<b>you always bring up baja, but this is not the only form of off road truck racing and toyota does not win all of them.
    I also saw a 1000hp 4cyl toyota at the pikes peak hill climb. a pretty sweet car, but it broke down half way up the hill. Dont rag on engine quality, the diff between an engine that breaks down and one that wins the race is slim to none. the difference usally is the one that broke down tuned their engine a little too hot.
    I belive most cars are the same(nearly) in performance win it comes to sanctioned racing, where the difference lies is in the pit crew and tuners of the engine.</b></blockquote><center><hr width="90%"></center><!-- END QUOTE -->

    Yeah man, that was the Pikes Peak Tacoma (though it has no actual Tacoma parts) run by Rod Millen. He still holds the record for the fastest ascent from his 1000 bhp Celica he ran in 1994. His Tacoma uses the same engine that was in his Celica and is faster on paper but the conditions haven't been right for him to make a sub 10 minute run. So it broke once; that was the only time, to my knowledge, his car has ever broken down after several years at Pikes Peak. Anyway Pikes Peak is another race Toyota does well in...Seeing as how they still hold the record from their efforts in 1994. And hill climb is probably one of the most difficult forms of racing, for both drivers and engineers alike. I would imagine it to be far more difficult than Baja SCORE Championship.

    I feel that in a given class the manufacturer, pit crew, team manager, sponsors, and drivers are all equally important. If I hot lapped the Ferarri F1 that Schumacher drives he couldn't beat my time with a Civic. But at the same time he could quite easily beat me with a lesser F1. You can loose the race for almost any reason; car, driver, pit crew, manager...etc. Anything can go wrong.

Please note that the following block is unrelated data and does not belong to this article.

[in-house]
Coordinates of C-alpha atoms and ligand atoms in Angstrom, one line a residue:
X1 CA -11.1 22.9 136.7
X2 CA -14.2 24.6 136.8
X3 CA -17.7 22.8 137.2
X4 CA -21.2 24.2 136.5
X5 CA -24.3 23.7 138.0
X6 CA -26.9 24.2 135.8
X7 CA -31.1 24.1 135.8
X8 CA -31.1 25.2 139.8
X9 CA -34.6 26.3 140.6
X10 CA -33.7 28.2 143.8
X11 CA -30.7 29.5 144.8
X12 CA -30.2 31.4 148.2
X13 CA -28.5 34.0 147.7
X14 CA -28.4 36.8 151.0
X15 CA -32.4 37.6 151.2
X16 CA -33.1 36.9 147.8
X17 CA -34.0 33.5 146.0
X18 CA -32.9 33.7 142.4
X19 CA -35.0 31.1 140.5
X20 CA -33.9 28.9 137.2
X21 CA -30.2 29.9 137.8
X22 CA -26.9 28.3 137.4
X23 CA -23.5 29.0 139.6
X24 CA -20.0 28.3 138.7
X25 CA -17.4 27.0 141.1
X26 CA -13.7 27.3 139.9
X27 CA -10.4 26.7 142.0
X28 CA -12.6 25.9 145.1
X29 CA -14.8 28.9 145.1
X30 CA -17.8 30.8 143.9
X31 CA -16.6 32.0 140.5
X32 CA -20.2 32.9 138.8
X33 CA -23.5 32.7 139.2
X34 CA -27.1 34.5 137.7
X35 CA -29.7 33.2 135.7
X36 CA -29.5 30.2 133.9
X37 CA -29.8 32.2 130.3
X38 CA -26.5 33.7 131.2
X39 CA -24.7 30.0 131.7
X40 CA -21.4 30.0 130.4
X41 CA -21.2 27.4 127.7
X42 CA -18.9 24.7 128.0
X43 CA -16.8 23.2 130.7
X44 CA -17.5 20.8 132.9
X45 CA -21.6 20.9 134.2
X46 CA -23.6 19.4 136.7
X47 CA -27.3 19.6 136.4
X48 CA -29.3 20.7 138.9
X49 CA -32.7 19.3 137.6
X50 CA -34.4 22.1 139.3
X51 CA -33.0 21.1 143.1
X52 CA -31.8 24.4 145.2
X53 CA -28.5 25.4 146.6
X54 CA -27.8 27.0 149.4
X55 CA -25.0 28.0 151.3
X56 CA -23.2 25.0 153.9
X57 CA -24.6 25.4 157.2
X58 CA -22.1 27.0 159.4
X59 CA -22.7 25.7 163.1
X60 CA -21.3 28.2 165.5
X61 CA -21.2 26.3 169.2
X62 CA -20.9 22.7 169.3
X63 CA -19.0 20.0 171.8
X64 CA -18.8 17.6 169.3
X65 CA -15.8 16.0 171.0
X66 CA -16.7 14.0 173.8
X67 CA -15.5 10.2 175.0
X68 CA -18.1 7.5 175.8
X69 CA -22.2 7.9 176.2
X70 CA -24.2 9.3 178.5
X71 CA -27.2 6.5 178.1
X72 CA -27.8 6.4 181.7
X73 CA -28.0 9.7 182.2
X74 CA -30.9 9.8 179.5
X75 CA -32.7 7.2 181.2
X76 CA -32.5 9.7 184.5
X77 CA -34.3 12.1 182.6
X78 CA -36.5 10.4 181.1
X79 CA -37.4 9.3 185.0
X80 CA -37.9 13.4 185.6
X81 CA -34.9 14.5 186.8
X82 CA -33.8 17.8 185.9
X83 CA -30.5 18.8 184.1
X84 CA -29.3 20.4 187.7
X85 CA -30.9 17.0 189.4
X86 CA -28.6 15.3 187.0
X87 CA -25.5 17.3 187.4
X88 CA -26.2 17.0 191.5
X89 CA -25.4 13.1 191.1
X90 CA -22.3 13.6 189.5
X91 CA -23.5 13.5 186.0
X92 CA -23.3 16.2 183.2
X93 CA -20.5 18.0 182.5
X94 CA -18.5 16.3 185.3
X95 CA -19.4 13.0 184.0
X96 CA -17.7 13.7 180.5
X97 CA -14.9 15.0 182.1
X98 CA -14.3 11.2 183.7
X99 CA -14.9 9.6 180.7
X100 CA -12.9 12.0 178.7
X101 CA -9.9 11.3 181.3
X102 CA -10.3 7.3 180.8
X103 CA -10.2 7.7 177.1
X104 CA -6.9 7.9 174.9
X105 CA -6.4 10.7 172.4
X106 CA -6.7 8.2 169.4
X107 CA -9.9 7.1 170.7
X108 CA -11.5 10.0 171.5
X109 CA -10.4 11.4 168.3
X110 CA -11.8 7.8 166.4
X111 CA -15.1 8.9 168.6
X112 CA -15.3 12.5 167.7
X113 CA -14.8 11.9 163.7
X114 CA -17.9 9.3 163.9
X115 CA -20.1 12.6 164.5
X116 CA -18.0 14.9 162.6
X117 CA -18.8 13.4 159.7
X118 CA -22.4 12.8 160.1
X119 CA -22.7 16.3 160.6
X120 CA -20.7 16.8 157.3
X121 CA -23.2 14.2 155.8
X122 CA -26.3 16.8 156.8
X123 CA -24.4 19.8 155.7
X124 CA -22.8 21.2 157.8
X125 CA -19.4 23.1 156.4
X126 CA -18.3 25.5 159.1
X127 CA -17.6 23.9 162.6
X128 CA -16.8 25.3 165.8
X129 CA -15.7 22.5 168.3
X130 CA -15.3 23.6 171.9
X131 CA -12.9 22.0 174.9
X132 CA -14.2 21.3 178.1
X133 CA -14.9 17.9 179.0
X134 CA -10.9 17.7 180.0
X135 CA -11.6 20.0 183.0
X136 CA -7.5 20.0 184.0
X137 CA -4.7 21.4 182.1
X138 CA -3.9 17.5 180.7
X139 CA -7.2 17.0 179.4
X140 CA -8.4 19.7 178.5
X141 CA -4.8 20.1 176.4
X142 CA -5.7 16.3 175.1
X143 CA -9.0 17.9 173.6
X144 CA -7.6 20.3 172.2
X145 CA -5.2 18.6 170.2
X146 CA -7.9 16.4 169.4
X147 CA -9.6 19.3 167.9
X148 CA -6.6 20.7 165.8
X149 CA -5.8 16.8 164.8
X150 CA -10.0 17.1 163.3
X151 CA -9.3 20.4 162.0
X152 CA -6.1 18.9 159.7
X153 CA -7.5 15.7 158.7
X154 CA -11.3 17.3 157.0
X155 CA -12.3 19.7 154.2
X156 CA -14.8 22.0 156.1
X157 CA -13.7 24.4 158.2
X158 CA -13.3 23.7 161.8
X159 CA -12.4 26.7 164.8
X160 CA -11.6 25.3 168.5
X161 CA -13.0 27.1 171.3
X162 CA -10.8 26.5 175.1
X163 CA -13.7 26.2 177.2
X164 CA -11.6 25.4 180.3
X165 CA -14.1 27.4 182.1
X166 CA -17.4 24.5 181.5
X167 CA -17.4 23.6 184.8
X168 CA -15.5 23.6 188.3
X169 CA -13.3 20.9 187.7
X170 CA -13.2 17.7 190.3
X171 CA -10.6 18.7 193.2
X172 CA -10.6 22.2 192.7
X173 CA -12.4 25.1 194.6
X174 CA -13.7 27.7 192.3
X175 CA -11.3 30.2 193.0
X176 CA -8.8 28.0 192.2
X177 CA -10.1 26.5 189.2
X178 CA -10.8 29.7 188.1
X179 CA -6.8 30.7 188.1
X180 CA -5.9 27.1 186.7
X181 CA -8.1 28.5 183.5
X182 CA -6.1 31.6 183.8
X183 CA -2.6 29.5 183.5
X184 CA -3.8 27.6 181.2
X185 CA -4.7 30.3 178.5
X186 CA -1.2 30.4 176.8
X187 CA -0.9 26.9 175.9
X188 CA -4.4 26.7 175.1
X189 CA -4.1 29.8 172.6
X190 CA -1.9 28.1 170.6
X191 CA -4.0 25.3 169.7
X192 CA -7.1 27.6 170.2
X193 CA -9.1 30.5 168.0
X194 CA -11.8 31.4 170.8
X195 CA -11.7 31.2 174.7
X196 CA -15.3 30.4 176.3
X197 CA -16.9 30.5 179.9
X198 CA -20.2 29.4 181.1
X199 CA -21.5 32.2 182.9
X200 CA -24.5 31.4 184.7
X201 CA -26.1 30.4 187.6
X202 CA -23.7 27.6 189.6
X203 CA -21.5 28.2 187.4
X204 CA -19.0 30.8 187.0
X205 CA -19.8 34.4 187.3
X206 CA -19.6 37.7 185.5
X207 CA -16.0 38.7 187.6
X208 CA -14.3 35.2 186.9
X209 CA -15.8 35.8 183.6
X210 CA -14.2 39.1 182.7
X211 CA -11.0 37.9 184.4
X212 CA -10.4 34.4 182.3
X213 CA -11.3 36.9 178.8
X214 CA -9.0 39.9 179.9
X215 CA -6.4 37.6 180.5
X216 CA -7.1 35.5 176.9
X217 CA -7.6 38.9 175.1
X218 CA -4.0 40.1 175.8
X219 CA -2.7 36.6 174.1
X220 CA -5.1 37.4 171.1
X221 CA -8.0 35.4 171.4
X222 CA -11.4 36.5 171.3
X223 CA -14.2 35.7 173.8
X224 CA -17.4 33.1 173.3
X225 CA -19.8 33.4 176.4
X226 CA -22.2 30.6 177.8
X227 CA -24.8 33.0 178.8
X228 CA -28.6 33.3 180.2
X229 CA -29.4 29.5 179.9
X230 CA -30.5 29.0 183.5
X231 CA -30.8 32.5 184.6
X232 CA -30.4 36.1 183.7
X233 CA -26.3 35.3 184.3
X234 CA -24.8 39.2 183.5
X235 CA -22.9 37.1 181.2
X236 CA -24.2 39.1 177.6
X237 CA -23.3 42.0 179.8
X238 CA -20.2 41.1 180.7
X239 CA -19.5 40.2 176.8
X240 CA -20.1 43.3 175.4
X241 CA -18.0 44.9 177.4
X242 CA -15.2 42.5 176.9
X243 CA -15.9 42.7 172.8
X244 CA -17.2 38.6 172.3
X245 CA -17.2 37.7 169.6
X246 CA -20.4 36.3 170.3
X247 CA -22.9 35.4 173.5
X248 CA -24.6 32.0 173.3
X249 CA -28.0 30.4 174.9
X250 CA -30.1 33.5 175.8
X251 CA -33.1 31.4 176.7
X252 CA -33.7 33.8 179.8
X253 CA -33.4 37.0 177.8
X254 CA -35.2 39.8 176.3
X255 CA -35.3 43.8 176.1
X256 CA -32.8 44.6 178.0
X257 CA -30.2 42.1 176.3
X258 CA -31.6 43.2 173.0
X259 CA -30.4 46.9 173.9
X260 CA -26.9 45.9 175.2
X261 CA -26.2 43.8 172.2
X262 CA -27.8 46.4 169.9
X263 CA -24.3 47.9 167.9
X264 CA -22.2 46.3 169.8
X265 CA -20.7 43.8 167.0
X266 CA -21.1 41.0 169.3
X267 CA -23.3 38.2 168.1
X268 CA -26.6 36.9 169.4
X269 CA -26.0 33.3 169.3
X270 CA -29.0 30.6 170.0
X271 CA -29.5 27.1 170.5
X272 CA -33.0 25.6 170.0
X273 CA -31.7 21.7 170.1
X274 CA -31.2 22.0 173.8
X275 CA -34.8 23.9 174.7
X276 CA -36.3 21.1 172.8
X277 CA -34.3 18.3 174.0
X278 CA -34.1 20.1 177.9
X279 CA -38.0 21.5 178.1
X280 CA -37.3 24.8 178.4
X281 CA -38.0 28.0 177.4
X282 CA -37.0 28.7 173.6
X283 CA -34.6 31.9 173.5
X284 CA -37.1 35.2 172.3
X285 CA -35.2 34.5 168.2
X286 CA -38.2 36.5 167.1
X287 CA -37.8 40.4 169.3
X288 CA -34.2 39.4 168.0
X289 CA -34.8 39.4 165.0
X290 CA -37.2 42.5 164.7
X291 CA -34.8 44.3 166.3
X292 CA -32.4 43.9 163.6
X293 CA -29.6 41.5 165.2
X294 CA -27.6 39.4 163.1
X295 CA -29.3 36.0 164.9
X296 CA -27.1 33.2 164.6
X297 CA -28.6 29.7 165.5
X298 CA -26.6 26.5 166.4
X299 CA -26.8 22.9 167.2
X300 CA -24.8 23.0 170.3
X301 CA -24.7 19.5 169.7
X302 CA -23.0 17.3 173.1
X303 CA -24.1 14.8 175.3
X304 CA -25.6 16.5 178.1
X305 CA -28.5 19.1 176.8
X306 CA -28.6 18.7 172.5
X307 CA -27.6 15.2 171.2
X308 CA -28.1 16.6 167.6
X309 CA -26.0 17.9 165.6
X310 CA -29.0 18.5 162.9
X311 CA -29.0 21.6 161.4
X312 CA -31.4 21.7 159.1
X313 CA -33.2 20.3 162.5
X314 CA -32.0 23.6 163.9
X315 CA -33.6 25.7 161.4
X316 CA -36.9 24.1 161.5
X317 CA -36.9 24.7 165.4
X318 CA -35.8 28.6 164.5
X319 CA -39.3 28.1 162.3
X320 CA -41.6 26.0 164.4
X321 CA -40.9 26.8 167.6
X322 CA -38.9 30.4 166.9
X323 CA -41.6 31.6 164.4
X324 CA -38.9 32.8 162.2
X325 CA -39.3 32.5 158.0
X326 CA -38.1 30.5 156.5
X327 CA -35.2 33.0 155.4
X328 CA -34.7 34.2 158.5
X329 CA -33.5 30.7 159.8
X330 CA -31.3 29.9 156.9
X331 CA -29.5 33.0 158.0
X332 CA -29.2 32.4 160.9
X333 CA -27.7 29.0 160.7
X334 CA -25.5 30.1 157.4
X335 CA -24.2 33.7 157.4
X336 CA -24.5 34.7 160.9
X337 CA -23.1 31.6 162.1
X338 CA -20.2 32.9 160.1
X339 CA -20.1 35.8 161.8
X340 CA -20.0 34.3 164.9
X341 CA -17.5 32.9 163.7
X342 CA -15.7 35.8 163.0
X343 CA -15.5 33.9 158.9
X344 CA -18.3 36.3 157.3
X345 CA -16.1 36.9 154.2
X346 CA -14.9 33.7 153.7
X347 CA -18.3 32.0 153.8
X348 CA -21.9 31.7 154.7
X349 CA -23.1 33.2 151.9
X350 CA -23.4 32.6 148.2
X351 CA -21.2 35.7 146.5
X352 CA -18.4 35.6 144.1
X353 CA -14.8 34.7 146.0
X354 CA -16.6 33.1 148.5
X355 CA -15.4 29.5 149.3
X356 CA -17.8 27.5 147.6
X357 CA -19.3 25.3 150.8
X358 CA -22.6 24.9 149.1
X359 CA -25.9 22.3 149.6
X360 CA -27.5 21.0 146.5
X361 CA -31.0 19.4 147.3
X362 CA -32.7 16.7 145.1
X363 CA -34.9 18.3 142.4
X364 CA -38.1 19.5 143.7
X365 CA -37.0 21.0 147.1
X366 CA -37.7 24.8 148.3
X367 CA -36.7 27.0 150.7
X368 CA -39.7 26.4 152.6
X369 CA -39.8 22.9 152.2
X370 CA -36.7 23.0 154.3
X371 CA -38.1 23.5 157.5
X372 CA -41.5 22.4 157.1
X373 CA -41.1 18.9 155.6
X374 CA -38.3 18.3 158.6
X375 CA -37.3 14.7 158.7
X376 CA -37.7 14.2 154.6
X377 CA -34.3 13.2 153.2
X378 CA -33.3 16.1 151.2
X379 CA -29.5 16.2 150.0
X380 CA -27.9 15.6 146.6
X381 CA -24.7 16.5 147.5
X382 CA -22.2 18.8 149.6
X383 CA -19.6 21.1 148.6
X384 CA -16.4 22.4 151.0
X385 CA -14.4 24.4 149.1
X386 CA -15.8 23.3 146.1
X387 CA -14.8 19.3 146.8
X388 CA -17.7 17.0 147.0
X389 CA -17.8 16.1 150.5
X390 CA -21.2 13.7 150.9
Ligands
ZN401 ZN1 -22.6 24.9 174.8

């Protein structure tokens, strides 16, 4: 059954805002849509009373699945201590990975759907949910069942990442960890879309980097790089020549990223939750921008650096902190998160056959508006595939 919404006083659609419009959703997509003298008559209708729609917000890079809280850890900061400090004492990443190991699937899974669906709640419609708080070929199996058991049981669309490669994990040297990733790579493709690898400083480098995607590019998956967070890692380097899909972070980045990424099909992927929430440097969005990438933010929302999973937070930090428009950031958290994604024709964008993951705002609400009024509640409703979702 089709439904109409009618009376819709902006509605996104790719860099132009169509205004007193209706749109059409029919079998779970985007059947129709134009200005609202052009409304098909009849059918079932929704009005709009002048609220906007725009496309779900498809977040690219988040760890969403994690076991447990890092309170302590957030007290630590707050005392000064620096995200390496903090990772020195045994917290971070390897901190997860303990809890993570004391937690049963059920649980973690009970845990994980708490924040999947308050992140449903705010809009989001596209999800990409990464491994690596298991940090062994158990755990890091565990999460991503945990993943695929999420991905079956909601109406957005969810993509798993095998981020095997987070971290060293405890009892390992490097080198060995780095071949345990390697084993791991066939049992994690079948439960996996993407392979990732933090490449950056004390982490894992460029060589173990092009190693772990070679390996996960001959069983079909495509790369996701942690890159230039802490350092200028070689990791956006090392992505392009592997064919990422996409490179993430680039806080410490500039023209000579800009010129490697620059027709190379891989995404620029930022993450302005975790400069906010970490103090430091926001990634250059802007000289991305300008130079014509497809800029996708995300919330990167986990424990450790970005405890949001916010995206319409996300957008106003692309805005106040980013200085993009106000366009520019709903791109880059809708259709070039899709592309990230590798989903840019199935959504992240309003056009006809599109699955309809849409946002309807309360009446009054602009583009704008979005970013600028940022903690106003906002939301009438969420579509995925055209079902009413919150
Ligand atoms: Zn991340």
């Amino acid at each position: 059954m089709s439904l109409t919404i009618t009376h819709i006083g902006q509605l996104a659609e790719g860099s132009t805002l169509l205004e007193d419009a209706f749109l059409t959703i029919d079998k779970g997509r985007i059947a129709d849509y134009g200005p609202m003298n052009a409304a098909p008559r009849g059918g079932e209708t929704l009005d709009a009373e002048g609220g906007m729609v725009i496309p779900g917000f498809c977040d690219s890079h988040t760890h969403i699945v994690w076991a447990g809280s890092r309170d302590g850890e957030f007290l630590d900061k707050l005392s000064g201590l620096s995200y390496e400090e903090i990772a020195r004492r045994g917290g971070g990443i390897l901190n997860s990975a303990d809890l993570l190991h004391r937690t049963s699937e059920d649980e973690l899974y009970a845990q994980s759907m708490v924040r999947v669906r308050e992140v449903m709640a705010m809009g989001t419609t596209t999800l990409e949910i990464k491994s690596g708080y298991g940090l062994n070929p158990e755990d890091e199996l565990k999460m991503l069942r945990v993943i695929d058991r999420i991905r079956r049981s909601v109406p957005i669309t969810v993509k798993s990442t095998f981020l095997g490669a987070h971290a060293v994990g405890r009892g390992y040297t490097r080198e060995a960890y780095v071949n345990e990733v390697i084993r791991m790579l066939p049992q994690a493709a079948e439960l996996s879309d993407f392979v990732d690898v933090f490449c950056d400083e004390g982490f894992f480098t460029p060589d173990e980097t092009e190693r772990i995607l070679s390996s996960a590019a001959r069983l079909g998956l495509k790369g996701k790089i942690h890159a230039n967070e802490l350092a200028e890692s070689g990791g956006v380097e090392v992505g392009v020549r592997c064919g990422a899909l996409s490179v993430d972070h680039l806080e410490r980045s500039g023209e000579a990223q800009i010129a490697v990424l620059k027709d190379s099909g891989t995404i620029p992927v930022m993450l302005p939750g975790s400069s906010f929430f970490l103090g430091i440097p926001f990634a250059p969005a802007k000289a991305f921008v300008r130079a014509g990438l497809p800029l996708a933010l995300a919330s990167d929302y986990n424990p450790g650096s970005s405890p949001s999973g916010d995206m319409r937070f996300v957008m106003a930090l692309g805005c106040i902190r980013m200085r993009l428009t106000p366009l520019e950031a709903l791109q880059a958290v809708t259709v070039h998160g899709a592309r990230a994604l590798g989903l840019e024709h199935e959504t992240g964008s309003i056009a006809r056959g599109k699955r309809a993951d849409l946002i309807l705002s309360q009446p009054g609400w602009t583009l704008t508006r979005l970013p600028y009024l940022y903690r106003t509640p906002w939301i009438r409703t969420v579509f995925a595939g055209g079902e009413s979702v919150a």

BTW: Toyota wasn't allowed to use the factory built T/F rail car. I didn't ever say they couldn't run other classes. I also never said that all racers who use Toyotas will always win. I said the FACTORY TEAM has a good history of race wins in a variety of different races and as a race fan I will support their efforts through buying their cars.

    I also didn't say that rocket cars are uncontrollable. There are several that run 1.5-2 second 1/4 mile times. I described it as difficult. I said that no human driver/pilot/whatever could hold the Gs to get supersonic in the 1/4 mile (though its possible with present technology). The cars are very controllable but you would want to start slow and tune the aerodynamic qualities as you get faster and faster. You could put a 12,000 hp rocket on any street car but you'd skip around like a stone across a pond. I'm just saying that rockets can be very dangerous if the car isn't setup properly. Assuming that its well designed the car would be quite controllable. You shouldn't build anything under 6.5 seconds yourself unless you're an engineer (and a darn good one). That is just my opinion.<!-- Signature -->
     
  20. The price is $165,000 and it's a street legal production car.
     
  21. <!-- QUOTE --><center><hr width="90%"></center><blockquote><i>Quote from Howard943</i>
    <b> ivanhoe...I dont agree what u are talking about...I dont think jap cars look all the same, ad if you aretalking about muscle..look at NSX,Lancer Evoultion,Skyline....etc..
    But I know that Mustang is different from others</b></blockquote><center><hr width="90%"></center><!-- END QUOTE -->

    uhhm...
    ok lets see...

    NSX.. nice cars if you got $100 grand to spend in a car that can be outperformed for cars costing half its price (Z06 anyone?)

    Lancer Evo... mundane styling, looks like eeverything else out there, boring interior, and yes its a 4 door, but then you 've got a BMW M-3 which is the true deffinition of a 4 door high performance sedan ...

    Nissan Skyline.. Ok this one is a cool car, but hey its damn expensive too, specially when you go to the aftermarket to tune this car

    and boy
    if you can't tell the difference between a Camaro and... a Dodge stratus, get some new glasses, or even better... get a new life<!-- Signature -->
     
  22. yeah ivanhoe...most people that like american bust on the M3 but i geuss u r different
     
  23. Why do u guys like american carz??

    I dunno y all uguys like them....I dont think a mustang..camaro looks cool...Corvett and Dodge Viper is a nice car but I will buy a car better than that if I have that much$$$......I am just giving out my own opinion...